Access to Justice
Federation Chamber - ADJOURNMENT - Access to Justice
Federation Chamber on 5/12/2019
Watch Matt's speech here
Before entering into this place, I was a lawyer, President of the Law Society of Western Australia and the chair of Law Access Western Australia. These were privileged positions, where I worked to make justice more accessible for all Australians.
The court system in Australia is the backstop for justice. If the courts are not accessible then they are not effective as a way of enforcing legal rights. Access to justice encapsulates notions of equality, equity and fair access based on the principle that justice is not just a commodity for sale; rather, it is a right. If our justice system is inaccessible, it cannot provide justice.
Our court system is a Rolls-Royce system—it's of a very high standard—but generally, due to cost, it is unavailable to all but a few. Legal aid, community legal centres, legal assistance services and Aboriginal legal services are significantly underfunded and, as such, can only assist the most disadvantaged in our society, leaving justice for the many in the middle out of financial reach.
In particular, not only are those caught up in the criminal justice system often unable to get assistance; there is virtually no assistance on civil matters. It means that many engaged in bitter family disputes, serious commercial disputes or workplace disputes are disincentivised and are unable to afford to enforce their rights through the courts.
Yet a 2009 study by PricewaterhouseCoopers looking at the economic value of legal aid in the context of the family law system estimated a cost-benefit ratio of between 1.6 and 2.25 for every dollar invested in a legal aid system. When I was the vice president of the Law Society of Western Australia, I presented to a Productivity Commission hearing on our access to justice here in Australia. In 2014, five years ago Tuesday just gone, the Productivity Commission released their report Access to justice arrangements. They made a number of observations and recommendations, including:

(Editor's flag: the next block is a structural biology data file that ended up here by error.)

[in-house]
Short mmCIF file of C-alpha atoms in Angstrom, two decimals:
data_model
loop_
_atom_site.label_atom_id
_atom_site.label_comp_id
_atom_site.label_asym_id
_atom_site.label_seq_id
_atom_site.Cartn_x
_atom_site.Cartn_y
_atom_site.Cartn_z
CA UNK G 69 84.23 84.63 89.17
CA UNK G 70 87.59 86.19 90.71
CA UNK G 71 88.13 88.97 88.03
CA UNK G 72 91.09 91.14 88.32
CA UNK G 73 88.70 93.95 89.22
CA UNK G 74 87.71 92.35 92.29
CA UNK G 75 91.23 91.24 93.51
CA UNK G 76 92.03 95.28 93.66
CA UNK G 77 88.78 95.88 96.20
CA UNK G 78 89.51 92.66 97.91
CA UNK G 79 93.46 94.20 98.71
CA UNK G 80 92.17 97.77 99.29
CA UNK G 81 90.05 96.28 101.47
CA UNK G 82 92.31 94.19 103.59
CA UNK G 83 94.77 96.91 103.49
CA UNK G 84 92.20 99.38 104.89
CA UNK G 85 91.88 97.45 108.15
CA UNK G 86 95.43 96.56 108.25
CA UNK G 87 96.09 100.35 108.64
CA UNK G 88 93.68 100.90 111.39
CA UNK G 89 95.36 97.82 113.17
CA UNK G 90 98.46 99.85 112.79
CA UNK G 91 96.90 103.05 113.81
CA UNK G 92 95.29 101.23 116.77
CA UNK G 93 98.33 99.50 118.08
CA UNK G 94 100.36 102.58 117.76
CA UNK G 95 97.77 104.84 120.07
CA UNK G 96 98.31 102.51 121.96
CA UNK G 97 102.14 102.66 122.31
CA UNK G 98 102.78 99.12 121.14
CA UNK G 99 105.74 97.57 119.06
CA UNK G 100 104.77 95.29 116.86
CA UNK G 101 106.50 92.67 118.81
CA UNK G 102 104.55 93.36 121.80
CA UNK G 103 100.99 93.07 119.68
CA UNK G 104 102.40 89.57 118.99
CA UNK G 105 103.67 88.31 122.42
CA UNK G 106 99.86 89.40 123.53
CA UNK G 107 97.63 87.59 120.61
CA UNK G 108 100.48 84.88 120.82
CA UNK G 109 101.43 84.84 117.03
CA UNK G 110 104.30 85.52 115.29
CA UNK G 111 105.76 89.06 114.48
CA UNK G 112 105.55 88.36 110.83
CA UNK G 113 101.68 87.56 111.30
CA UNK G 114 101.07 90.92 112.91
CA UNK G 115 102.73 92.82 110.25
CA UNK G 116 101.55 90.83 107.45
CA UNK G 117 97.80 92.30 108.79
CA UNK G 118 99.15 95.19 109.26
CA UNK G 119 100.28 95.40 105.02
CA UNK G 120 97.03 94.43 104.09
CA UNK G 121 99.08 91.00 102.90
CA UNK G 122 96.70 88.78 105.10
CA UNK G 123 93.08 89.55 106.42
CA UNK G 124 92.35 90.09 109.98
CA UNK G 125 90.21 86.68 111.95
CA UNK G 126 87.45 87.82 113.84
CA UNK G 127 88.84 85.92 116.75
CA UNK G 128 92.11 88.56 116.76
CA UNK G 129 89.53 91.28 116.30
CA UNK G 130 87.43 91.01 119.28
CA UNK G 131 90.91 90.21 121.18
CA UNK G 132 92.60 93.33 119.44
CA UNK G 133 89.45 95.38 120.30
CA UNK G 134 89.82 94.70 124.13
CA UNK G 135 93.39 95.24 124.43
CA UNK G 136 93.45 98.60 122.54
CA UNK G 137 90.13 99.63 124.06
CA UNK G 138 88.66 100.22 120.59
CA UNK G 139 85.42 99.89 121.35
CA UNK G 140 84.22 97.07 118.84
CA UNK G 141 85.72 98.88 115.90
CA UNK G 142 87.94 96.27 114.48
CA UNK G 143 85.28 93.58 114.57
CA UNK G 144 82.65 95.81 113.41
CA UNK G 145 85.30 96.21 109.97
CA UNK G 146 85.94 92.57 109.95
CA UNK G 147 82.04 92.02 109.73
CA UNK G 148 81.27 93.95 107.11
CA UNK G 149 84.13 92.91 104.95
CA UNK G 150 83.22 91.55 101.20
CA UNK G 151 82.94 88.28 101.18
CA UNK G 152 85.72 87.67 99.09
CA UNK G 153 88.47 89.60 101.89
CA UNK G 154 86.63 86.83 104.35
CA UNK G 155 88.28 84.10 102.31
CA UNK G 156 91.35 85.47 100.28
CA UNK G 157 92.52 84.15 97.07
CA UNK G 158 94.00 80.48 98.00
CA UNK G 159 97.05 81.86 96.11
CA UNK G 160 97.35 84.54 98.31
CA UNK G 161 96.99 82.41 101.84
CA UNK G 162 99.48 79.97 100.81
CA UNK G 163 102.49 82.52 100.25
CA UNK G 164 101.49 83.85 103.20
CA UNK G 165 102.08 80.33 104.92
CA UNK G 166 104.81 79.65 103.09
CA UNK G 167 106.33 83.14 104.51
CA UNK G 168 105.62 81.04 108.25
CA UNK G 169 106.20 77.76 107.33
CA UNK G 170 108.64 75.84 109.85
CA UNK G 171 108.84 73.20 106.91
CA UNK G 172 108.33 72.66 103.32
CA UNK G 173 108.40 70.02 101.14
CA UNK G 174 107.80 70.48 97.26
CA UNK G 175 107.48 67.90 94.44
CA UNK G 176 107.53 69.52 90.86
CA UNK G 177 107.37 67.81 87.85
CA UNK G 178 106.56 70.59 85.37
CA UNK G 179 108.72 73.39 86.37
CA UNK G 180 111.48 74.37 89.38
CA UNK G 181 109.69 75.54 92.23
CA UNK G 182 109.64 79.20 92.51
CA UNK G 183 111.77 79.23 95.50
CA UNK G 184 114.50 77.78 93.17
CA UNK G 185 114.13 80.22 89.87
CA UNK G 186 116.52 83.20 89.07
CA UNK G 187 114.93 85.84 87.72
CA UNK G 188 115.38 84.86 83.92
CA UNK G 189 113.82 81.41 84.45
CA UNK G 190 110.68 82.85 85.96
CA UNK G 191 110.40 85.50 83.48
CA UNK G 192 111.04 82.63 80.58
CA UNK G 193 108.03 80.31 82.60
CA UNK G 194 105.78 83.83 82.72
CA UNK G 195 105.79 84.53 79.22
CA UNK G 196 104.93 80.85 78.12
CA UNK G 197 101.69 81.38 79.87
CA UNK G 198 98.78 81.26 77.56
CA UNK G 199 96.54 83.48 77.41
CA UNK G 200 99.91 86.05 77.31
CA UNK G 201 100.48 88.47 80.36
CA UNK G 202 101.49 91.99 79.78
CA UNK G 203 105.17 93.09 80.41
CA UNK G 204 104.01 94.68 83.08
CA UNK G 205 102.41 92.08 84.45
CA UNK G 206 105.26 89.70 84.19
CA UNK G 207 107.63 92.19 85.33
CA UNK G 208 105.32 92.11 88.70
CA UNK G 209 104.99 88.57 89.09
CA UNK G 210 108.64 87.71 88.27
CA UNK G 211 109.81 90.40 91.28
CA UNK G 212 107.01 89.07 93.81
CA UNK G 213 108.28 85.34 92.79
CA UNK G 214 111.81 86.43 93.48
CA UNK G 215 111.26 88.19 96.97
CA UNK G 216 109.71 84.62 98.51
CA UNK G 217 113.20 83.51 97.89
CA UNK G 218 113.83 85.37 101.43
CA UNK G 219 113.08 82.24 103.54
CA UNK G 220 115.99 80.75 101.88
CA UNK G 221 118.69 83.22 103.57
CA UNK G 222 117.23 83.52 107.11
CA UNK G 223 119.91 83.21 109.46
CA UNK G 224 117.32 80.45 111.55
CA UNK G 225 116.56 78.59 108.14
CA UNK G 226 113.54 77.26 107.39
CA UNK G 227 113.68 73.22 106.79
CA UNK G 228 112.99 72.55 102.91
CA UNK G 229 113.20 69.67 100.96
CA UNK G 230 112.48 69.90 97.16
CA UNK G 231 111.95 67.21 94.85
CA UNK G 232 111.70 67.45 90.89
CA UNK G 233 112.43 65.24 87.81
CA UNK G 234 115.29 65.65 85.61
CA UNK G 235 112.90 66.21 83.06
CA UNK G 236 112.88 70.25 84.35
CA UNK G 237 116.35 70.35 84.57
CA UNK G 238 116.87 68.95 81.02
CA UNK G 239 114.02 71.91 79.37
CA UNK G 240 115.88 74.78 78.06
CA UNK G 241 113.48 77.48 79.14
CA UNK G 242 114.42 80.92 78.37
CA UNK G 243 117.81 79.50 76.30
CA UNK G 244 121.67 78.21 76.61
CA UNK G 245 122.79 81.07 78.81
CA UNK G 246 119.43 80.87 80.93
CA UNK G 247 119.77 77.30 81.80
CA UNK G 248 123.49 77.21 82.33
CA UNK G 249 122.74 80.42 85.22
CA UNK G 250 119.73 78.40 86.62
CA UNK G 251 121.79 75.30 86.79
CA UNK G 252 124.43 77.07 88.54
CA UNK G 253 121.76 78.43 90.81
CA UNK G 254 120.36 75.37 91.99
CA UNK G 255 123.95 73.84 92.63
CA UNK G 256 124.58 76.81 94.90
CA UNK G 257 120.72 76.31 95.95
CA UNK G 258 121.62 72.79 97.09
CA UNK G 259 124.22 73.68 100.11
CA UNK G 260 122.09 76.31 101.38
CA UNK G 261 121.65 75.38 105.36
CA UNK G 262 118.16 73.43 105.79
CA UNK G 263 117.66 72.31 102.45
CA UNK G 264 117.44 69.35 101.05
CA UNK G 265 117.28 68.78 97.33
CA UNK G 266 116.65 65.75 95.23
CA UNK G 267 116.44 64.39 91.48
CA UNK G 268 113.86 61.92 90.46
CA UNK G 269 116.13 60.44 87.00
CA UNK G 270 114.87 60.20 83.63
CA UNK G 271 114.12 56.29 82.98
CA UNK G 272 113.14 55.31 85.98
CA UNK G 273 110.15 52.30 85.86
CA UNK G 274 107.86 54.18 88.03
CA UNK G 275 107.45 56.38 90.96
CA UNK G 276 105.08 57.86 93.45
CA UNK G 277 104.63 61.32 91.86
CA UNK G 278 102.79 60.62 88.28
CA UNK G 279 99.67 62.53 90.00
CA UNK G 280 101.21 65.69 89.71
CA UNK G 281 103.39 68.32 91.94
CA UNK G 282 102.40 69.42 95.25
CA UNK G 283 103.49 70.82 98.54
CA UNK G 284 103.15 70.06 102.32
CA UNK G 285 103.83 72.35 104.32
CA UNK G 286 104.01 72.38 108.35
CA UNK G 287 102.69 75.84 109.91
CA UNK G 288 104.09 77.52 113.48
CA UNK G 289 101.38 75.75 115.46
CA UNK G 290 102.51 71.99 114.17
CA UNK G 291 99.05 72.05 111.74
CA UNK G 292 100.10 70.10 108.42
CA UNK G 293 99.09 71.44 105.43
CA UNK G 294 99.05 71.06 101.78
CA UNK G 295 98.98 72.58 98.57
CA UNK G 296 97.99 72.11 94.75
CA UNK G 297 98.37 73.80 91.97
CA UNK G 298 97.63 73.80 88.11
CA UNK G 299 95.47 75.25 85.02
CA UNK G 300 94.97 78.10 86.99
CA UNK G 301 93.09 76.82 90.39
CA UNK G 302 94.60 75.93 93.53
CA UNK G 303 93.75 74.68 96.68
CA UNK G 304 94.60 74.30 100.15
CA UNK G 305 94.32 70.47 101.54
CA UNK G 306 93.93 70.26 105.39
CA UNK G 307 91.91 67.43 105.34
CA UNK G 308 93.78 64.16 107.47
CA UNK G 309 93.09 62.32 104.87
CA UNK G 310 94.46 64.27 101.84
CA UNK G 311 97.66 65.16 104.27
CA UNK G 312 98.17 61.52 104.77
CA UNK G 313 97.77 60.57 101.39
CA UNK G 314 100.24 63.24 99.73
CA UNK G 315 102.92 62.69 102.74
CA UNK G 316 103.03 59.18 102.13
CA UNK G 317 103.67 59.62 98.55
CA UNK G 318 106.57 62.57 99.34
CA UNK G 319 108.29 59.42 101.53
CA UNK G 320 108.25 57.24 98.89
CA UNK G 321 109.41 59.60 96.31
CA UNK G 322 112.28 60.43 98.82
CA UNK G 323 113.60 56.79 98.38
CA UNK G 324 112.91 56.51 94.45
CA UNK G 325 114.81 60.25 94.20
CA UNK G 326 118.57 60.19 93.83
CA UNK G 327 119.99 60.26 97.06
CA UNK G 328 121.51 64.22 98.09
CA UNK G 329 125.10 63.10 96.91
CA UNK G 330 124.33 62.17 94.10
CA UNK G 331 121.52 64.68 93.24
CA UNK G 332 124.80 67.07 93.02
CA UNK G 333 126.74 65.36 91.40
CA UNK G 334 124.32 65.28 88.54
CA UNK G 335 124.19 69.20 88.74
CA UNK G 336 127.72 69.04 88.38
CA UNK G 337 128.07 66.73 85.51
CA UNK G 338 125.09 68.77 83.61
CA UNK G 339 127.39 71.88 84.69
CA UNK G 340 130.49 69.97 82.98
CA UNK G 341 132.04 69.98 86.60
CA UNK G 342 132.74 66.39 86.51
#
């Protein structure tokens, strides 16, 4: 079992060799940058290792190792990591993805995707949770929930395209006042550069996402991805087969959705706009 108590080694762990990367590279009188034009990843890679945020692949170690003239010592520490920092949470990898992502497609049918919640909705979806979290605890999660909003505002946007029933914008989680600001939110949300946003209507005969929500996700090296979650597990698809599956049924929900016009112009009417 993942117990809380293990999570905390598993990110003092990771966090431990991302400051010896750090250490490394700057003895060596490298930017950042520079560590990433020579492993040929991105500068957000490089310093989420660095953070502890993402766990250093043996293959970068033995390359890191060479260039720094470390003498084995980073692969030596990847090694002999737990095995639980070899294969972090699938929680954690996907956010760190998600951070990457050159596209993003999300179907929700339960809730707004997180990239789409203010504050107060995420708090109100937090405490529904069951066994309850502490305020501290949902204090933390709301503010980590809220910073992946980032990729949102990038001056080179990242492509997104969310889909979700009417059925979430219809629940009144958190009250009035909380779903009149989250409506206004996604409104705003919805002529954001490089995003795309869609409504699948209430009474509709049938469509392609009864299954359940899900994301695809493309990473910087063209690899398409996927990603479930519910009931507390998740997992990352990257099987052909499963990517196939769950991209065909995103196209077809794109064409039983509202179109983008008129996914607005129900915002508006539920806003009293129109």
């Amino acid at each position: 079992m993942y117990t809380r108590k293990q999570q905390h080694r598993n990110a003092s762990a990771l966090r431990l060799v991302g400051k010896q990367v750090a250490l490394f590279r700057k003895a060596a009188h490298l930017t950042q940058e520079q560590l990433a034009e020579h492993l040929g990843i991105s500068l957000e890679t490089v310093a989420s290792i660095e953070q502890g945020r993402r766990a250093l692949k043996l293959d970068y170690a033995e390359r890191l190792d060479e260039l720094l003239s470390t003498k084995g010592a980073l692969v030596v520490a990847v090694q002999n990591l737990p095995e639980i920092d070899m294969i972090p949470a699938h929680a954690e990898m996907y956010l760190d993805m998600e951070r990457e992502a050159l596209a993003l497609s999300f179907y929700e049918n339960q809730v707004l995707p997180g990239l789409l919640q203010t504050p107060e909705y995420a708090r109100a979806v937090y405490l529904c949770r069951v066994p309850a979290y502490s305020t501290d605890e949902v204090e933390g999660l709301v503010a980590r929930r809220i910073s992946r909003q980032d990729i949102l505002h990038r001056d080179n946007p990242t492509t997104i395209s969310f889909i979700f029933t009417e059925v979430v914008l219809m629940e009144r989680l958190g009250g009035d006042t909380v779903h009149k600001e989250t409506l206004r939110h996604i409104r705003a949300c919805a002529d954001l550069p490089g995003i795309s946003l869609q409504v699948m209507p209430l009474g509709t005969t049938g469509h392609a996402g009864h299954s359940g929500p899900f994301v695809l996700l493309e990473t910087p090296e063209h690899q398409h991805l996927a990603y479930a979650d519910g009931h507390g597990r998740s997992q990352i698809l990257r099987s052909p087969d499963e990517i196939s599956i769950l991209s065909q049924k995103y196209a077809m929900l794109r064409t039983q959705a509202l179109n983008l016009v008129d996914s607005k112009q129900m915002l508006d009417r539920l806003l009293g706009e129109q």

A well-recognised entry point or gateway for legal assistance and referral would make it easier to navigate the legal system.
Most parties require professional legal assistance in more complex matters.
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Disadvantaged Australians are more susceptible to, and less equipped to deal with, legal disputes. Governments have a role in assisting these individuals. Numerous studies show that efficient government funded legal assistance services generate net benefits to the community.
The nature and predictability of funding arrangements constrain the capacity of legal assistance providers to direct assistance to the areas of greatest benefit. This needs to change and, in some cases, funding should be redirected.
It is now five years since the Productivity Commission recommended that the federal government commit an additional $200 million in funding for civil legal assistance services. Five years has passed, and this government has done nothing about this recommendation. To be frank, at the last two elections, Labor hasn't committed to this either. Action has to be taken, because it is absolutely pitiful we have not yet done this as a country.
The commission estimated the $200 million was needed to:
better align the means test used by LACs with other measures of disadvantage
maintain existing frontline services that have a demonstrated benefit to the community
allow legal assistance providers to offer a greater number of services in areas of law that have not previously attracted funding.
It is now five years that individuals and families who need it most have been left out in the cold by this system, which has been set up to best service those who can most afford it rather than those who most need it. In fact, over the last five years, the situation has only gotten worse for legal aid and legal assistance service funding.
Last year the Law Council of Australia released the final report of the Justice Project, which outlined numerous recommendations as to how access to justice can be made accessible and affordable for all Australians. The Law Council report found that there were significant societal ramifications when people did not get access to the justice they needed and deserved. When people can't access justice that they need, there are personal, community, social and economic costs. These in turn have broader ramifications across the community in areas such as health, housing, social services, welfare, child protection, families, corrections and policing.
Increasing funding for legal aid, community legal centres, Aboriginal legal services and other legal assistance services is critical. It should have been done five years ago. Justice that can't be accessed, just like justice delayed, is justice denied. (Time expired)